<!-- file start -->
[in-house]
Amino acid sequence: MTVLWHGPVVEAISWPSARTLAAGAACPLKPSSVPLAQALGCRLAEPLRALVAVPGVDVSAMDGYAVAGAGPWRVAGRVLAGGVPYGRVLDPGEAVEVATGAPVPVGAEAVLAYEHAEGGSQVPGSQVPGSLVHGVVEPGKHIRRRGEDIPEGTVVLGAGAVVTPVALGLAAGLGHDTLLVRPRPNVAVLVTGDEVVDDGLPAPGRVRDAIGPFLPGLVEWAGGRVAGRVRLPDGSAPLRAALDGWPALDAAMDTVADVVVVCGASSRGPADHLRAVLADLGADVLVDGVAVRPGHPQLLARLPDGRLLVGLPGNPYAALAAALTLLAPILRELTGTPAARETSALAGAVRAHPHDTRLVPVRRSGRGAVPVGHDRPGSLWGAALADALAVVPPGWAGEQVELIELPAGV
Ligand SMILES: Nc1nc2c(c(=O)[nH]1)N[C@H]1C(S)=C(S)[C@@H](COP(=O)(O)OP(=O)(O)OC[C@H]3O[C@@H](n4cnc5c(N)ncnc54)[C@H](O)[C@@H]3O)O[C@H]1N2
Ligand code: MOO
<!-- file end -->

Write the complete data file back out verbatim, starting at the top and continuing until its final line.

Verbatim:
[in-house]
Amino acid sequence: MTVLWHGPVVEAISWPSARTLAAGAACPLKPSSVPLAQALGCRLAEPLRALVAVPGVDVSAMDGYAVAGAGPWRVAGRVLAGGVPYGRVLDPGEAVEVATGAPVPVGAEAVLAYEHAEGGSQVPGSQVPGSLVHGVVEPGKHIRRRGEDIPEGTVVLGAGAVVTPVALGLAAGLGHDTLLVRPRPNVAVLVTGDEVVDDGLPAPGRVRDAIGPFLPGLVEWAGGRVAGRVRLPDGSAPLRAALDGWPALDAAMDTVADVVVVCGASSRGPADHLRAVLADLGADVLVDGVAVRPGHPQLLARLPDGRLLVGLPGNPYAALAAALTLLAPILRELTGTPAARETSALAGAVRAHPHDTRLVPVRRSGRGAVPVGHDRPGSLWGAALADALAVVPPGWAGEQVELIELPAGV
Ligand SMILES: Nc1nc2c(c(=O)[nH]1)N[C@H]1C(S)=C(S)[C@@H](COP(=O)(O)OP(=O)(O)OC[C@H]3O[C@@H](n4cnc5c(N)ncnc54)[C@H](O)[C@@H]3O)O[C@H]1N2
Ligand code: MOO